—If the Cincinnati Bengals want some help to beat the Los Angeles Rams in the Super Bowl, they should call the University of Dayton basketball office and ask for Anthony ‘Ram Killer’ Grant.

His Flyers just played three straight teams with the ‘Rams’ nickname and beat them all —Fordham, Rhode Island and Virginia Commonwealth.

I called it a Ram Trifecta, but my great friend Tom Westendorf said it better, “A Ram Slam.” And my DDN colleague, David Jablonski, the hardest-working sports journalist in America, called it a “Sheep Sweep.”

Is it too late for UD to schedule Angelo State, 
Texas Wesleyan and Colorado State — all carry Rams as their nicknames.

—Bill Fitch, the Cleveland Cavaliers first coach, died this week at age 89. Fitch was a wit with a quick quip.

Former Cleveland sports writer Burt Graeff tells this one about Fitch. During their first season, the Cavs were in San Francisco and Fitch forgot his pass. A security guard would not let him in and said, “How do I know you’re the coach of the Cleveland Cavaliers?”

Fitch paused, scratched his chin and asked, “Do you know what the Cavaliers’ record is?” The security guard said yes, that it was 0-and-14.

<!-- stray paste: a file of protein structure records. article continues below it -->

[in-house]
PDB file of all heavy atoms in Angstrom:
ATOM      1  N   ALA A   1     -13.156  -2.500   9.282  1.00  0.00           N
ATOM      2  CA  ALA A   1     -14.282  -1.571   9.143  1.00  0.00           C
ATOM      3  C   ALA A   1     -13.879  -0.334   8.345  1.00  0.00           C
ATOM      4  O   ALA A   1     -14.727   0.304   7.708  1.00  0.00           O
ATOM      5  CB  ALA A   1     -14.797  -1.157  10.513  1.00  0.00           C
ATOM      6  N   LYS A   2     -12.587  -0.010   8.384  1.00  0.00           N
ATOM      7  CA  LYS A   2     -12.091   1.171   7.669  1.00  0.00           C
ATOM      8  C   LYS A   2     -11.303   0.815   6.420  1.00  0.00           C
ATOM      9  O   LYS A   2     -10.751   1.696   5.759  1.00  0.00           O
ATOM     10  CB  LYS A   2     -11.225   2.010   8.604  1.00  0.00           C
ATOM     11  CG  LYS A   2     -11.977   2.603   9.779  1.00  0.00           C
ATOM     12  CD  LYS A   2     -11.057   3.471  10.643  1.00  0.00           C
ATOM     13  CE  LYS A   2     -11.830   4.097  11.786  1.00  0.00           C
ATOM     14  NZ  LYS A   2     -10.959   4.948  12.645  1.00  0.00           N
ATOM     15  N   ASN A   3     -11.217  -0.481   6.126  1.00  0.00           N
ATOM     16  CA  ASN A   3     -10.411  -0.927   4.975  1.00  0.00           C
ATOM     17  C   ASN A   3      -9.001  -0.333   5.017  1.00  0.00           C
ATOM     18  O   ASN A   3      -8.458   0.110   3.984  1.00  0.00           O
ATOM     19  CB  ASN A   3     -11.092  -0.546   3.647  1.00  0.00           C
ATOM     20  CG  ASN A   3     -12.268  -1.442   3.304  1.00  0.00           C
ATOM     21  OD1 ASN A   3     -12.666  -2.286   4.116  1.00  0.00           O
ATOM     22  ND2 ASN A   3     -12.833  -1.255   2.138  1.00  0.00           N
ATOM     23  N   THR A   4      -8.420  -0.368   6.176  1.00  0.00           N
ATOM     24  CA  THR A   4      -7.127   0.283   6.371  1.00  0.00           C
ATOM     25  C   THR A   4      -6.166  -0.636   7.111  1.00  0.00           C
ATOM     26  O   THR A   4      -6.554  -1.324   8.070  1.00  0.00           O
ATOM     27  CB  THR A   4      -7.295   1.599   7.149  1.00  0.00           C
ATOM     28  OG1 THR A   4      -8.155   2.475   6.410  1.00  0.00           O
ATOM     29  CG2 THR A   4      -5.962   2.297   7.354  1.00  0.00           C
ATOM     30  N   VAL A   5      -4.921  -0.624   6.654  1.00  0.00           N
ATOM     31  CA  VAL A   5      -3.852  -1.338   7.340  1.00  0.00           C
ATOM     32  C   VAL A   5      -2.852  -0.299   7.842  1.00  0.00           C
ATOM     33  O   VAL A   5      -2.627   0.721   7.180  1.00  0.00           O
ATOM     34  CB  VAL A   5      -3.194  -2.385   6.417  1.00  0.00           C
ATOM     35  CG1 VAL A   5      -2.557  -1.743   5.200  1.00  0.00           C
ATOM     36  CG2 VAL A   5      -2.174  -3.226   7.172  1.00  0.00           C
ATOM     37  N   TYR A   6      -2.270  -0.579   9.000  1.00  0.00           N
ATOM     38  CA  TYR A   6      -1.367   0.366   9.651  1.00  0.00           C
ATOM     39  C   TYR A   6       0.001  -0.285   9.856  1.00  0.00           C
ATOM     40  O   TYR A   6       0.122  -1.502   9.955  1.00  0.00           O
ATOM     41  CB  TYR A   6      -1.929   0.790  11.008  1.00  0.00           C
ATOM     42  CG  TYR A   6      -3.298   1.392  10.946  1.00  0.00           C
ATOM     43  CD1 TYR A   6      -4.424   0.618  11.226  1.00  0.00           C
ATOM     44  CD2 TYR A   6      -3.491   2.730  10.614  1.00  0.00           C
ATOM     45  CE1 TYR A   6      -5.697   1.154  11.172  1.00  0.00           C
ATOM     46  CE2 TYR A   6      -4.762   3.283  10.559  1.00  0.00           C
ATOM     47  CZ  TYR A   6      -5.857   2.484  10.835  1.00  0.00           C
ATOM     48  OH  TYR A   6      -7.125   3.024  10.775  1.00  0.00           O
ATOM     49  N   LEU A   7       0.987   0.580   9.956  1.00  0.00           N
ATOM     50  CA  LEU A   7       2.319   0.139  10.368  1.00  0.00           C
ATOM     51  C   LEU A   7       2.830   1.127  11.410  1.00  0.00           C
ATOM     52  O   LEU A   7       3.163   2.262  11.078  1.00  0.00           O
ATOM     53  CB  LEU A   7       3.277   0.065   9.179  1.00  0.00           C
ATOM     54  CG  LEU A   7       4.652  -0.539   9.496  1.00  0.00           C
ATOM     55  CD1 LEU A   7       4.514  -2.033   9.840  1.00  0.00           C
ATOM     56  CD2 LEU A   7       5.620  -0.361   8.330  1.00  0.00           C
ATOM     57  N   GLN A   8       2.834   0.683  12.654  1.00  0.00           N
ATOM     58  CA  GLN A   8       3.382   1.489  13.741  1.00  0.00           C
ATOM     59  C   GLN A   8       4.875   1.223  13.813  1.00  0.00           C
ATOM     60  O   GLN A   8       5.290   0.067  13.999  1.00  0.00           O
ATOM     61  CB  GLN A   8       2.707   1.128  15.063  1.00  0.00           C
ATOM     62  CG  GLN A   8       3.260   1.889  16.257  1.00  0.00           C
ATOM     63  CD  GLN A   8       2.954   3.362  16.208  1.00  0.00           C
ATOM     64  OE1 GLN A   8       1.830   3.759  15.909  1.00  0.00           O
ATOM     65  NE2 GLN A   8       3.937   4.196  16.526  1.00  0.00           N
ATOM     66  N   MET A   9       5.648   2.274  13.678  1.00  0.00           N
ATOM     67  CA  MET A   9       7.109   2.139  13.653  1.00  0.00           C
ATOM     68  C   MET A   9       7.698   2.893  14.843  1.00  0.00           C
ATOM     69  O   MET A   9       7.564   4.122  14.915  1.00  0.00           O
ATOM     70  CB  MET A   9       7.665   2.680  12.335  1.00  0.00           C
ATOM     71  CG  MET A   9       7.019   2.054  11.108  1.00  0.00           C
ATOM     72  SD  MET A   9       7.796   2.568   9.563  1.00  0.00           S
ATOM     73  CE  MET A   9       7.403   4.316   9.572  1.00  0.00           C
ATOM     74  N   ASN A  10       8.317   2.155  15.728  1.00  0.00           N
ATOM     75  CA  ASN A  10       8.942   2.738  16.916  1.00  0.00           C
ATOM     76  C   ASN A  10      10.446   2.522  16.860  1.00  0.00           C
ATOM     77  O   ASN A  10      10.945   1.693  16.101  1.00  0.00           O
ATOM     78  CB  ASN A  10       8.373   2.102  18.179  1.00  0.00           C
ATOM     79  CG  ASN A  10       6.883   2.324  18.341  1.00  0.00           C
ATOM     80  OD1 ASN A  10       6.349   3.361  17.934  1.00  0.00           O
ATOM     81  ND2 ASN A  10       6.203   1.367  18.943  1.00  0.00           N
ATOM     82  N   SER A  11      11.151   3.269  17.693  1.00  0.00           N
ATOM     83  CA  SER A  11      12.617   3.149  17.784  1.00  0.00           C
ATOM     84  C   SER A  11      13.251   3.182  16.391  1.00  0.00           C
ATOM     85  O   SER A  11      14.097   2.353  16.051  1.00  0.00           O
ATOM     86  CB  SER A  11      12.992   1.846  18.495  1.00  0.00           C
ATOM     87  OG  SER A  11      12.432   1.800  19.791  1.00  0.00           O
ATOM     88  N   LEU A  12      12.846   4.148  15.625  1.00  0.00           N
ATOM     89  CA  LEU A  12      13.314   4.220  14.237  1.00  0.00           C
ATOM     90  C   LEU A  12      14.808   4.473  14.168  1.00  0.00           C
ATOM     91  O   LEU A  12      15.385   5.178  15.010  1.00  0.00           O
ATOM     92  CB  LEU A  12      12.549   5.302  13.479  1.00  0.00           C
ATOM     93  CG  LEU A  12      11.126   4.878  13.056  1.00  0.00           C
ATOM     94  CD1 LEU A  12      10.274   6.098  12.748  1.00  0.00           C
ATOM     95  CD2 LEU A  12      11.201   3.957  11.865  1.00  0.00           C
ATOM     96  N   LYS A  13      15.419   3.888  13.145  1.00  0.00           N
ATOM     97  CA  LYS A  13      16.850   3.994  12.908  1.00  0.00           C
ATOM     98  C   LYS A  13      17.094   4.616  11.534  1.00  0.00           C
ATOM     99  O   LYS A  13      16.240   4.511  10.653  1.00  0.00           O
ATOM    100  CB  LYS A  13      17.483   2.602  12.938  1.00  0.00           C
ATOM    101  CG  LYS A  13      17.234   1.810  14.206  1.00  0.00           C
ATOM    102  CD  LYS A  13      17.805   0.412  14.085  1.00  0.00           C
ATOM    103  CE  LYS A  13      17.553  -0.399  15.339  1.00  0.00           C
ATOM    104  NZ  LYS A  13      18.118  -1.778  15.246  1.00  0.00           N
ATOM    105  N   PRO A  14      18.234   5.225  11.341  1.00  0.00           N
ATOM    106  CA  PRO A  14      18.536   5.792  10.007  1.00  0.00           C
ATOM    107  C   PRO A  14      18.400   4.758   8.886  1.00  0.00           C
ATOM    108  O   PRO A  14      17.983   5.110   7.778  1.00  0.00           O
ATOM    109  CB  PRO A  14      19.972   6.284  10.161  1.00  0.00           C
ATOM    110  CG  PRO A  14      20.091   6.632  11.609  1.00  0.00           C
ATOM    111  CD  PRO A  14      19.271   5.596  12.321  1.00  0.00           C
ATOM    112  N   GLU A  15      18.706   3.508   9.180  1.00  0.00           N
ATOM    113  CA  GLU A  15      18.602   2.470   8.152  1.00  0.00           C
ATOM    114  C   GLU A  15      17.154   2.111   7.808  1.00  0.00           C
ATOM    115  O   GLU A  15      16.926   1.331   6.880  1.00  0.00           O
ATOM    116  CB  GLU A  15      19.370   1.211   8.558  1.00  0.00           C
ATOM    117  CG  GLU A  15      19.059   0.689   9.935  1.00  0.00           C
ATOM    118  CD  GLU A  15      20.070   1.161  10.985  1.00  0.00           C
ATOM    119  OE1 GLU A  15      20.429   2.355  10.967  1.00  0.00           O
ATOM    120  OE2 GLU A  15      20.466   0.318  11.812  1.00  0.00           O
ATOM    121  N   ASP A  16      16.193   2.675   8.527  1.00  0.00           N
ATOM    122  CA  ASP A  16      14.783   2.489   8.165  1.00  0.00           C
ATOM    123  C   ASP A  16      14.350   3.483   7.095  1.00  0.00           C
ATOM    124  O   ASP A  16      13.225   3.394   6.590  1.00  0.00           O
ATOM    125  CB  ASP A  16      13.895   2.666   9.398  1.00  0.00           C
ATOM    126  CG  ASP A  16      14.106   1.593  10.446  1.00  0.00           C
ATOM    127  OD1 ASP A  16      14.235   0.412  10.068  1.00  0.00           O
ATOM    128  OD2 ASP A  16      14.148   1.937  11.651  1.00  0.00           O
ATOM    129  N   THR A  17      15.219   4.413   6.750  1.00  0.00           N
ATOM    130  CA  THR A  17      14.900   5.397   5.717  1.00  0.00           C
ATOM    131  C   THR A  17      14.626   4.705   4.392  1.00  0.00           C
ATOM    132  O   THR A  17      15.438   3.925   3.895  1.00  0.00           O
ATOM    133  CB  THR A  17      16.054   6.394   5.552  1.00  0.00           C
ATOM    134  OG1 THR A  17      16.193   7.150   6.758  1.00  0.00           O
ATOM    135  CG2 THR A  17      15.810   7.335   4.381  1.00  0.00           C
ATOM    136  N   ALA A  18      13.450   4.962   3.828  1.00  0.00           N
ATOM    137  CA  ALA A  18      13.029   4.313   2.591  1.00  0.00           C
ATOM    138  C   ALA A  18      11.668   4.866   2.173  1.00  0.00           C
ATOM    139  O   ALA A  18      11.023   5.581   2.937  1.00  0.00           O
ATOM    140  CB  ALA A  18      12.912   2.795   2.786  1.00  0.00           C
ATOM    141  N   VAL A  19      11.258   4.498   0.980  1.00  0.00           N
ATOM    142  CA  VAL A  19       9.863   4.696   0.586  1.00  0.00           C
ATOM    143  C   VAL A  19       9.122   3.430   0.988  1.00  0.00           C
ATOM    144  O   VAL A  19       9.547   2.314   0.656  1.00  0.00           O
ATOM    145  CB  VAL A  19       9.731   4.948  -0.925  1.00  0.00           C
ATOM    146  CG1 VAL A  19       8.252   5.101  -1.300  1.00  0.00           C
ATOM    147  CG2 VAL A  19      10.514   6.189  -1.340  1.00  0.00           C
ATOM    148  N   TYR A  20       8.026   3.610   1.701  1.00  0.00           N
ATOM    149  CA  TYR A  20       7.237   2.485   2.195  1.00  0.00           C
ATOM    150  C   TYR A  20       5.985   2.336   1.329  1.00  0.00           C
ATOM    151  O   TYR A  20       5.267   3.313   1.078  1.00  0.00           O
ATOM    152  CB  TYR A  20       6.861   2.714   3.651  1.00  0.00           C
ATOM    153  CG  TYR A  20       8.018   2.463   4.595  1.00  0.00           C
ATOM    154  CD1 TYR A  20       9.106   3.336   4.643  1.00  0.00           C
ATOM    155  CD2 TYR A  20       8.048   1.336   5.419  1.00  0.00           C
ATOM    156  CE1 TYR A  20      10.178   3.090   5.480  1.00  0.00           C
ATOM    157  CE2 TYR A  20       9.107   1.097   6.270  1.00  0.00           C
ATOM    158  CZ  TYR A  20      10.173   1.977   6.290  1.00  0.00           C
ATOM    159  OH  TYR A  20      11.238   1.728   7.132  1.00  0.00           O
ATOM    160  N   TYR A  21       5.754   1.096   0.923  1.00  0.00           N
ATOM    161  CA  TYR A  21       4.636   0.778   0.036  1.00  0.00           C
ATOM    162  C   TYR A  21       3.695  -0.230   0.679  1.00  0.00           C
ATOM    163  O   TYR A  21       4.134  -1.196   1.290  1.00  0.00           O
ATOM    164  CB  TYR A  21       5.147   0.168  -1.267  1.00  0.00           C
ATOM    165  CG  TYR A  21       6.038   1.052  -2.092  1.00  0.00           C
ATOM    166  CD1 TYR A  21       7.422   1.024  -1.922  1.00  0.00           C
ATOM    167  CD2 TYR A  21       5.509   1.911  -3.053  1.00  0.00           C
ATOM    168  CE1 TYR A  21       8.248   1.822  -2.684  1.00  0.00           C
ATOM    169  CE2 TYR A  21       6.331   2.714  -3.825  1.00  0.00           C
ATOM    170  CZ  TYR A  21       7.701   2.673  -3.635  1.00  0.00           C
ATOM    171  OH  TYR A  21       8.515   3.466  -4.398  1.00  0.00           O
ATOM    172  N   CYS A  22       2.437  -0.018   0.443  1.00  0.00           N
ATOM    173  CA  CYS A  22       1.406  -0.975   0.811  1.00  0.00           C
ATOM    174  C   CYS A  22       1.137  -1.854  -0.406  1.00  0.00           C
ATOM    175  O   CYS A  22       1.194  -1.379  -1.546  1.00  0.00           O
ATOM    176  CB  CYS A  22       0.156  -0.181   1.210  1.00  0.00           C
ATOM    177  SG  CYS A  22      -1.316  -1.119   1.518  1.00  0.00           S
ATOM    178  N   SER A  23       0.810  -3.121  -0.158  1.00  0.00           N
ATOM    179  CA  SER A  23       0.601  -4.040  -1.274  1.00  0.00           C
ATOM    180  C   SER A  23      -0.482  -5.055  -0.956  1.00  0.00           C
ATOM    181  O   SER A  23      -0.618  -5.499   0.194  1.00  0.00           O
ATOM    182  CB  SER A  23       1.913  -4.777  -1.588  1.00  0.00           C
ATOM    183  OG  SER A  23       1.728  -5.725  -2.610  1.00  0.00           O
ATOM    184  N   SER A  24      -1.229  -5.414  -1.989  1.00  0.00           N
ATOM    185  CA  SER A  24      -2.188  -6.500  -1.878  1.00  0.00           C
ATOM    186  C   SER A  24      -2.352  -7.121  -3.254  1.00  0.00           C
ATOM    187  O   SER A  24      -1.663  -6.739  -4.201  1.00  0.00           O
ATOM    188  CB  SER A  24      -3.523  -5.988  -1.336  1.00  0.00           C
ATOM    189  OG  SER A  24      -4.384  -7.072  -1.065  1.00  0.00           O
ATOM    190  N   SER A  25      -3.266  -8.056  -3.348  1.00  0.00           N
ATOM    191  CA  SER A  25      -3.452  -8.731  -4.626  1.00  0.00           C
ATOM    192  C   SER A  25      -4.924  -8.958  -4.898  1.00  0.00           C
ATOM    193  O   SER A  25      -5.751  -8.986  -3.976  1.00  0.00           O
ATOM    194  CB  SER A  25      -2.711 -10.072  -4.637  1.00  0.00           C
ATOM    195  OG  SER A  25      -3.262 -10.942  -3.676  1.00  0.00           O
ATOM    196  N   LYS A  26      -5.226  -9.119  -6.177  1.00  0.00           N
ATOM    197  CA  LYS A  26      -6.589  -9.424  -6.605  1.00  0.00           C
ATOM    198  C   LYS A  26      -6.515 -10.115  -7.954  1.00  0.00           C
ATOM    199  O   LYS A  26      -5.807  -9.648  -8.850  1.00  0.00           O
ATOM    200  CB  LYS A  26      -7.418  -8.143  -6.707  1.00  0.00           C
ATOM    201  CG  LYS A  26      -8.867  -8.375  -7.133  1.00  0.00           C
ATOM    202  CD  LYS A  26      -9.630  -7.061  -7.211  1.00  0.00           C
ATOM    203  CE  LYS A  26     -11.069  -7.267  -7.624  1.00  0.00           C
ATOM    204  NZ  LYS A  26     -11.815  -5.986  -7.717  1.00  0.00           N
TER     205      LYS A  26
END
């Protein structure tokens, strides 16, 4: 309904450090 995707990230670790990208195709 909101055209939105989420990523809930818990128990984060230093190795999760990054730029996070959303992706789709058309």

Said Fitch, “Then do you think I would tell you I am coach of the Cleveland Cavaliers if I really am not?”

Without hesitation, the guard opened the door for Fitch and said, “Go right in.”

And when the game was over, the Cavs were 0-and-15.

—QUOTE: From former Cleveland Cavaliers coach Bill Fitch on Wilt Chamberlain: “I won’t say Wilt Chamberlain is the strongest man I’ve ever known, but when he wipes the sweat off his brow people in the balcony get a bath.”

—College basketball never fails to enthrall me in so many ways.

On Thursday night, Gonzaga played at the University of San Diego. For 10 minutes, 7-foot-0 skinny-as-a-garden hoe freshman Chet Holmgren did not take a shot. The USD student section chanted, “Overrated, overrated.”

Then, in the second half, in a 1:36 span, 96 seconds, Holmgren scored 11 points. A gym never got so quiet so quickly. His splurge began when he blocked a shot, retrieved the ball, dribbled to the top of the lane and swished a three-pointer. . .this from a seven-footer.

He finished with 23 points and 12 rebounds as Gonzaga rolled, 92-62. He is a freshman but already listed as a No. 1 NBA draft pick.

Holmgren took only two official campus visits. . .Gonzaga and Ohio State.

—With negotiations going nowhere, MLB owners have asked for a federal mediator to enter the fray. The Players Association has to agree and it is in the process of checking its constituents.

Federal mediators have helped settle the 1981 baseball lockout, an NFL lockout, an NBA lockout, an NHL lockout and MLS negotiations with on-the-field officials.

Do we really want government intervention? Well, yes, if the mediator can get those doors unlocked and we can get on with spring training.

Of course, the players said no. So the rattlesnakes can take over Goodyear, Ariz. And I don’t mean the Diamondbacks? I mean the real thing, like the rattler a Cincinnati Reds catcher once found coiled in his red gear bag.